Can small children get bipolar disorder?
Posted Friday 19 March 2010
By Zarathustra of the Mental Nurse blog
Recently I heard something via a friend that alarmed me. An American schoolteacher commented on a 5 year old child in his class who was nodding off into his schoolwork due to being prescribed a combination of quetiapine and risperidone - two atypical antipsychotics. This was because a child psychiatrist had diagnosed him with "pediatric bipolar disorder", or PBD.
The idea of of young children having bipolar disorder runs against the traditional view that bipolar disorder emerges in somebody's teens at the very earliest. PBD isn't a recognised category in either the DSM-IV or the ICD-10, the two main classification systems for psychiatric diagnoses. Despite this, recent years have seen rapid growth in the number of children being diagnosed with PBD in the United States. Glossy websites claim that many of the children currently being diagnosed with conditons such as ADHD actually have bipolar.
Among my colleagues in Child and Adolescent Mental Health Services (CAMHS), professionals are taking sides. You know those arguments people have about ADHD? The ones where one side says, "You're drugging up our kids, you sickos!" and the other side exclaims, "These children need help, and we're giving to them!" Well, the pediatric bipolar debate is roughly similar, except with more shouting and the occasional item of hurled furniture. Some of my colleagues reckon it's the new big thing.
Others insist it's a load of cobblers dreamed up by a vocal clique of American shrinks sucking at the teat of Big Pharma. So far, the "load of cobblers" contingent appear to be be gaining ground.
British child psychiatrists tend to have a different outlook to their American counterparts, making more use of psychosocial interventions (counselling, CBT, parent training, family therapy etc) and less use of medication. Antipsychotics are used comparatively rarely, and the use of more than one antipsychotic in a single child is rarer still. For a five year old who is functioning enough to be in a mainstream classroom (as in the ancedote above) to be prescribed multiple antipsychotics is almost unheard of in Britain.
Diagnoses of PBD are also extremely rare over here. Among the kids being seen by CAMHS in my area, I can't think of a single one who was diagnosed with bipolar any younger than 13. We do, however, have a girl on our caseload who was diagnosed with ADHD in Britain and prescribed methylphenidate. The parents then took her to America where she was promptly diagnosed with PBD and prescribed mood stabilisers and antipsychotics. On their return to Britain, she was re-assessed by CAMHS, found not to have signs or symptoms of bipolar, and switched back to methylphenidate.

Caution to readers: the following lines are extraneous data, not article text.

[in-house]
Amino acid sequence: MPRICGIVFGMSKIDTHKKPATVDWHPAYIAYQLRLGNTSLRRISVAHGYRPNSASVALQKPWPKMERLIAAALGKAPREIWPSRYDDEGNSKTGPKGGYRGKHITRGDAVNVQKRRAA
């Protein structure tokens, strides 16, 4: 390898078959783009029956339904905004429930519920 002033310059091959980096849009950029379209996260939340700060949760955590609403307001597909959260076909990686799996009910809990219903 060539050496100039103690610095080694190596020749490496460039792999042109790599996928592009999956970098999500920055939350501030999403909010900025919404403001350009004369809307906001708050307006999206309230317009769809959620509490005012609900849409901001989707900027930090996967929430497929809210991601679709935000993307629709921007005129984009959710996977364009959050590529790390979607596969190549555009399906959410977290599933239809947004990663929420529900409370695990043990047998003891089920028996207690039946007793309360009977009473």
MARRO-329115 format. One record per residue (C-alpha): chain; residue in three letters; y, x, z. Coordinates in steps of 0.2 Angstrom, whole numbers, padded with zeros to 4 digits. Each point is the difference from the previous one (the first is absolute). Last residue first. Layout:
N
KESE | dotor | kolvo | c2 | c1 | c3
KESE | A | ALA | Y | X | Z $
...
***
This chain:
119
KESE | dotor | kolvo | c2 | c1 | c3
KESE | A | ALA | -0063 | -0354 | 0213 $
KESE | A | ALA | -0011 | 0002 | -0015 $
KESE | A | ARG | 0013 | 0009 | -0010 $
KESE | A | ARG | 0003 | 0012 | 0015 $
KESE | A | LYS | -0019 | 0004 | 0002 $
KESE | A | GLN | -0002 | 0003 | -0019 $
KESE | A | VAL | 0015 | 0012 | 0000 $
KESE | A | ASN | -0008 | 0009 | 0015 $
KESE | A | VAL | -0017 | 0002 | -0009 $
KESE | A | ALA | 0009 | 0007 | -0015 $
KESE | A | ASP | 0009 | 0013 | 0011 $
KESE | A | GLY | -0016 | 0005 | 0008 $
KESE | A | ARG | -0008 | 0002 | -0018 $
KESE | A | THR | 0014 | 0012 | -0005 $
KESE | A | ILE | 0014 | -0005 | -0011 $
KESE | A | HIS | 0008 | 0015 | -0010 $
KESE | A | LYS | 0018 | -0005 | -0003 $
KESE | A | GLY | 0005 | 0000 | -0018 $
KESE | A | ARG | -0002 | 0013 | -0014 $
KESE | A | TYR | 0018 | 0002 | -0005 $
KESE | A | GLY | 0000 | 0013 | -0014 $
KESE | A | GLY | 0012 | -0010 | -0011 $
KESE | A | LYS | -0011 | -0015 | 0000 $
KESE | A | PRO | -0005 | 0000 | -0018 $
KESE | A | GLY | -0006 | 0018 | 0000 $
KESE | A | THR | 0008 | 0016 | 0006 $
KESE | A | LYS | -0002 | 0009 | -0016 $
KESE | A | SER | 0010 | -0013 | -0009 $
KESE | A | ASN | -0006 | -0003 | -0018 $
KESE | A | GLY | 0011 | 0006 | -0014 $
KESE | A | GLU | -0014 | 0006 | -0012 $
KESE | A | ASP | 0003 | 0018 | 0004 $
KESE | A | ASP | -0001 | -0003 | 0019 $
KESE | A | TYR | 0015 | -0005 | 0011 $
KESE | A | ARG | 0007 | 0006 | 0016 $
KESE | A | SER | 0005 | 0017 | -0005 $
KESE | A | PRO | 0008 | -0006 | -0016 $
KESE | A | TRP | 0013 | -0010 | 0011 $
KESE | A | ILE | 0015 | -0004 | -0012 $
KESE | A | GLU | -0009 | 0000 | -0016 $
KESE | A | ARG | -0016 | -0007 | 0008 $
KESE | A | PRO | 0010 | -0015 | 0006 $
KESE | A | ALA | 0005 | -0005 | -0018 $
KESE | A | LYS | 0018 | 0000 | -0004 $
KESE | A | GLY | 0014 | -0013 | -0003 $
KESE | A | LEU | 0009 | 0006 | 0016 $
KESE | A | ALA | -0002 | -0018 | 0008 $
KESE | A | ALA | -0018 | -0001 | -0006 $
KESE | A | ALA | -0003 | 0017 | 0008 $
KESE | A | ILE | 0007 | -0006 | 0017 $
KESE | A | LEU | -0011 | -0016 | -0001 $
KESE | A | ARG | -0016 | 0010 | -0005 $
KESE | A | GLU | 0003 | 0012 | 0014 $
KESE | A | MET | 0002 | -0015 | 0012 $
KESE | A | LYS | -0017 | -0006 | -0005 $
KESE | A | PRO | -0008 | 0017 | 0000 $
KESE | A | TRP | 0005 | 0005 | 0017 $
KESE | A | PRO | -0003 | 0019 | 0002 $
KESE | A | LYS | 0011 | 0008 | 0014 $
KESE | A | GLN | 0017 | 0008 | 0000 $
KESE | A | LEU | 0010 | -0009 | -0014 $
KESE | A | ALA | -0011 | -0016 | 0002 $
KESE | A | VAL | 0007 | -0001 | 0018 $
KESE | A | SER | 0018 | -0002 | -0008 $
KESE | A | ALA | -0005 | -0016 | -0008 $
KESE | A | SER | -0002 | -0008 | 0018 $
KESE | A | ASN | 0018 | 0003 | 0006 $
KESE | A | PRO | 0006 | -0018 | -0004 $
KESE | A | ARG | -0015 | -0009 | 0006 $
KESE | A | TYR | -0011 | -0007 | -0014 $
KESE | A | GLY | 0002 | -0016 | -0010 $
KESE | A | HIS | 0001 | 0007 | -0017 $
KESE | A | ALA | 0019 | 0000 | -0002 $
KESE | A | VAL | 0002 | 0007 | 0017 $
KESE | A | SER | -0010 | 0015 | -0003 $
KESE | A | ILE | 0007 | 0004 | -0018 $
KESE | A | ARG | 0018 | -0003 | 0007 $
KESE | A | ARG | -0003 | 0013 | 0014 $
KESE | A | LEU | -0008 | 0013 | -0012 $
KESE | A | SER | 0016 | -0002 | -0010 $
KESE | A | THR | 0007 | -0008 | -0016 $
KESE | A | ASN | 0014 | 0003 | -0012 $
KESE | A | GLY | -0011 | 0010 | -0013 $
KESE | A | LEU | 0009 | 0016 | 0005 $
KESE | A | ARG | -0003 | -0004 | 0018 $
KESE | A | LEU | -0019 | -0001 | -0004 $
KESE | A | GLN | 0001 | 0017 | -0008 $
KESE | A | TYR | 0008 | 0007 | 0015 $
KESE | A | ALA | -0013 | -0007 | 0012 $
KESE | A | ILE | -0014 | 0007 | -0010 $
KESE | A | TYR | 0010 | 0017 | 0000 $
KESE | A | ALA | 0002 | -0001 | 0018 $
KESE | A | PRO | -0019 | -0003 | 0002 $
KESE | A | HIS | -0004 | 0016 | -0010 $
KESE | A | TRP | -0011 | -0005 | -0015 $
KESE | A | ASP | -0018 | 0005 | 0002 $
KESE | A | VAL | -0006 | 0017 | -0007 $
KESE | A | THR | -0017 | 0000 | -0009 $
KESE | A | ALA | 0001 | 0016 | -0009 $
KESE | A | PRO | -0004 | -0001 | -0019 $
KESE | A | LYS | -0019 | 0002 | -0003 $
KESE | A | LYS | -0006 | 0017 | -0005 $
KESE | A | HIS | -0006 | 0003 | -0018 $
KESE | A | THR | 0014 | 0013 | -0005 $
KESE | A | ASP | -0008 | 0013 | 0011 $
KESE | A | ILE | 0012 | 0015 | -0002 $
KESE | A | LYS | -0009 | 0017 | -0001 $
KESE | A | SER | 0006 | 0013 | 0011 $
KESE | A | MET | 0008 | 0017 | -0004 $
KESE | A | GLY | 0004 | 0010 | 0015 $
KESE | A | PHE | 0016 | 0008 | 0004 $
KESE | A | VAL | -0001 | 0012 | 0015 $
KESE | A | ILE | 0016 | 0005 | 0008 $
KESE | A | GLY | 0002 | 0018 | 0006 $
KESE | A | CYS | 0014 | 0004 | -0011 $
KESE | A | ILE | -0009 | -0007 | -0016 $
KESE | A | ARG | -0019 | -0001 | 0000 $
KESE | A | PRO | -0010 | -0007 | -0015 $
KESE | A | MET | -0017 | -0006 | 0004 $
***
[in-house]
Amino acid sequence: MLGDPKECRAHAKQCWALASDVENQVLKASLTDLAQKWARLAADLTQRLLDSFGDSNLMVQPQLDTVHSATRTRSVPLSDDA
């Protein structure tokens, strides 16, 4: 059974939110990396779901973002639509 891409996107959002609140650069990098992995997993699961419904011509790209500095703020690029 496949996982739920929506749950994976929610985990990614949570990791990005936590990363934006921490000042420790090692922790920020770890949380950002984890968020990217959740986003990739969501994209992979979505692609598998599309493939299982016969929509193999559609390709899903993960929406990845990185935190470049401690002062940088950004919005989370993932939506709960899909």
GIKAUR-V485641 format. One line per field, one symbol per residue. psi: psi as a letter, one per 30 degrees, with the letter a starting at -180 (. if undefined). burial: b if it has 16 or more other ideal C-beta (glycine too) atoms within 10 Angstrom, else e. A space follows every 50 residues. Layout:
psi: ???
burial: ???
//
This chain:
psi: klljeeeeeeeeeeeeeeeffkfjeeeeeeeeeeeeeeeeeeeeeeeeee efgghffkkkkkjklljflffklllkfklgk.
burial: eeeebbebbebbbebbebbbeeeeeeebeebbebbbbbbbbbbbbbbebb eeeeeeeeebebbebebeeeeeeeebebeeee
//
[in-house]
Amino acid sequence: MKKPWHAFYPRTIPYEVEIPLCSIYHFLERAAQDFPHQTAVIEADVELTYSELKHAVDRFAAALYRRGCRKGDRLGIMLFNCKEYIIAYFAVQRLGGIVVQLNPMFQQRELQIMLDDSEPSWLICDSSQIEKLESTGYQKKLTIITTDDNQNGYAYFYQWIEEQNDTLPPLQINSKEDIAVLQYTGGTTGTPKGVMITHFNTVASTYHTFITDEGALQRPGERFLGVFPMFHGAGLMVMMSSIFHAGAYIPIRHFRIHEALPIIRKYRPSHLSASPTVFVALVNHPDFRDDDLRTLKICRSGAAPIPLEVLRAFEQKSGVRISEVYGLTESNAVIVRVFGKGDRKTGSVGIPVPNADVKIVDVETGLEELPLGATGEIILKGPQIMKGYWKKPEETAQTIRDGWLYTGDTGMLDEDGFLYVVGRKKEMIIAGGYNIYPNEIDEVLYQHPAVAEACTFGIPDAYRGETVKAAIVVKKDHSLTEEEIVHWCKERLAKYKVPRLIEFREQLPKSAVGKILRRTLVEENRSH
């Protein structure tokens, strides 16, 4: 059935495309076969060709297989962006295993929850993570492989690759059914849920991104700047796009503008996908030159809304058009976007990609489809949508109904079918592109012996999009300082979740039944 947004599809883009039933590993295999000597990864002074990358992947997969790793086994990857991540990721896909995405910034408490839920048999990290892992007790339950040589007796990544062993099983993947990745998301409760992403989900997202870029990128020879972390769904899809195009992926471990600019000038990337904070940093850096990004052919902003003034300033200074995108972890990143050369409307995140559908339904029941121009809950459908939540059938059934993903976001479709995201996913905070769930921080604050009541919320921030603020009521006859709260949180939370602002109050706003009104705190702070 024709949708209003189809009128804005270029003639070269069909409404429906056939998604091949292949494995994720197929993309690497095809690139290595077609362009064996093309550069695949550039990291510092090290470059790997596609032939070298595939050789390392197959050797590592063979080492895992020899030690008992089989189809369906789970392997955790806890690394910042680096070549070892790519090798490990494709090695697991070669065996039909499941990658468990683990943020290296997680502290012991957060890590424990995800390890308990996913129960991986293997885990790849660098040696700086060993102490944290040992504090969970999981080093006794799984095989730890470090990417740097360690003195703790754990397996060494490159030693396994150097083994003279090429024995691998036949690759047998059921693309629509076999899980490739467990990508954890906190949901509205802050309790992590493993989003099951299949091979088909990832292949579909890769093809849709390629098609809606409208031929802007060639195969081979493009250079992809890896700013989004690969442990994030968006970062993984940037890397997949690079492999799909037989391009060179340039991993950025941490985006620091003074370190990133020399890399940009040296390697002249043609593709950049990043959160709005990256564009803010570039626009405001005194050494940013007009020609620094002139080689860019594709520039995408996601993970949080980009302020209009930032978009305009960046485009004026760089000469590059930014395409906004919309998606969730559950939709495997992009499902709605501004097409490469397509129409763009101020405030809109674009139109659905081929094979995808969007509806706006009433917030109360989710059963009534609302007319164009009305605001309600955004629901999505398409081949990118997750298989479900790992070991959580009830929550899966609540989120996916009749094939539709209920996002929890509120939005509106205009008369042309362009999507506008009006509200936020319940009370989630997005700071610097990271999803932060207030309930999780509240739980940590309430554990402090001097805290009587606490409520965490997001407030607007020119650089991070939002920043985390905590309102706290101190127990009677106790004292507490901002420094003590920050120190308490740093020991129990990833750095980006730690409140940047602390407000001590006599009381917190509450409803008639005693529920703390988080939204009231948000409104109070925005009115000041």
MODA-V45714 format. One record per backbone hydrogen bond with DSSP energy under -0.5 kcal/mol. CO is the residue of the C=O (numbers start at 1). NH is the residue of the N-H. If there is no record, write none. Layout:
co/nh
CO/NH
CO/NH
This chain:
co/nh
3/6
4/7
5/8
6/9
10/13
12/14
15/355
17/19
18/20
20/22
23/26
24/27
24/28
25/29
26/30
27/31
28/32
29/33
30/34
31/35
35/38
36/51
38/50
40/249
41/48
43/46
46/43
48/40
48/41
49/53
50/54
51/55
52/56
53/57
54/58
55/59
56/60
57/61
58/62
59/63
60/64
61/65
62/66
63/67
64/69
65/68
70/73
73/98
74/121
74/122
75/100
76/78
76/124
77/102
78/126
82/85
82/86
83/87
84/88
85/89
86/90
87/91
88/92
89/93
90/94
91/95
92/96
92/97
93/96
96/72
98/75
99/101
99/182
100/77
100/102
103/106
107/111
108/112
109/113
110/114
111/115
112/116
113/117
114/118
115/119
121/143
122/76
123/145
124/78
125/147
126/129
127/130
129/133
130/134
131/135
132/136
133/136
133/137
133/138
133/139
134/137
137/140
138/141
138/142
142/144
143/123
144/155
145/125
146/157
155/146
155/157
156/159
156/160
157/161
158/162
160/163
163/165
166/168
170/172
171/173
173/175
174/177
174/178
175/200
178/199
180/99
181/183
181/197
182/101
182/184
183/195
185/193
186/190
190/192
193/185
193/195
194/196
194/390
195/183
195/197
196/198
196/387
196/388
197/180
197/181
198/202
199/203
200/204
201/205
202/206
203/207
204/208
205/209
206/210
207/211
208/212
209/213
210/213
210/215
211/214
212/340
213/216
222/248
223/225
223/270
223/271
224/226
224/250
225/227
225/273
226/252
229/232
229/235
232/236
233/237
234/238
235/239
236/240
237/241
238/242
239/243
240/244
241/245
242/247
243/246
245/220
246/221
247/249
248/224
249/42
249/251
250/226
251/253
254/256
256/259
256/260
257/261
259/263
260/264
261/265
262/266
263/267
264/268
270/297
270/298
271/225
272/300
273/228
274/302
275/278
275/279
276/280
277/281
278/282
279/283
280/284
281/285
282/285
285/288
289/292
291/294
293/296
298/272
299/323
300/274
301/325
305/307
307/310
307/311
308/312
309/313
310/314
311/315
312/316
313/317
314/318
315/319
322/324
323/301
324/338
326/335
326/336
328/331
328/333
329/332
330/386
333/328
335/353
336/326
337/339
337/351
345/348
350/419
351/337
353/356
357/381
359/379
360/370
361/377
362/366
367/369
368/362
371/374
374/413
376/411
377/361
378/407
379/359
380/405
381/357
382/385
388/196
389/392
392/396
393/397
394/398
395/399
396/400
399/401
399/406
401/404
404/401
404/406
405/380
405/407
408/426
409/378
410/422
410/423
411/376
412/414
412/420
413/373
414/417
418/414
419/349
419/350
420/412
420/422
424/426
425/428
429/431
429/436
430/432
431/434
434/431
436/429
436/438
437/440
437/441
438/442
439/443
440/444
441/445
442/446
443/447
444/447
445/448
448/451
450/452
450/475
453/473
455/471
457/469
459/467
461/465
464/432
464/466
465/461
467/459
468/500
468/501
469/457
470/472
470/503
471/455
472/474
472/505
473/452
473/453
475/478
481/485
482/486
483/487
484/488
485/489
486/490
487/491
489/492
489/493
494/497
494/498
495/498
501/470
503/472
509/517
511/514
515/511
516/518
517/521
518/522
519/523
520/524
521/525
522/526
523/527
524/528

It's not just Britain where PBD is virtually undiagnosed. PBD diagnoses are almost exclusively an American phenomenon. Almost all of the research comes out of America too. There isn't a single published study of the prevalence of PBD in Britian. That said, I'm aware of a so far unpublished study in which 200 British children with ADHD were assessed for signs and symptoms of bipolar disorder. Of the 200, only one was felt to show evidence of PBD.
Even in America, concerns are being raised about the extent of the diagnoses. The draft of the fifth edition of the DSM contains a proposed diagnostic category of "Temper Dysregulation Disorder with Dysphoria". According to the LA Times, this has been introduced in order to reduce the number of children being diagnosed with PBD, which the authors insist is given too frequently to children who turn out not to have bipolar disorder when they grow into adulthood. It's good that they've recognised these concerns, but it seems odd that they seem to need to slap a medical label onto excessive temper tantrums in order to do so.
So, what's the truth of it? Given the recent explosion in PBD diagnoses in the States, it'll probably be a few years before we have large scale studies tracking how many of them actually develop bipolar disorder as adults. Personally, I'm strongly skeptical that PBD is anything other than a very rare illness, and I suspect that in many cases it will turn out to be a misdiagnosis of other problems. Either way, I'm of the view that we shouldn't be prescribing powerful (and dangerous) antipsychotics to small children without a clear rationale and an evidence base. Right now we don't have either.
Commenting is now closed.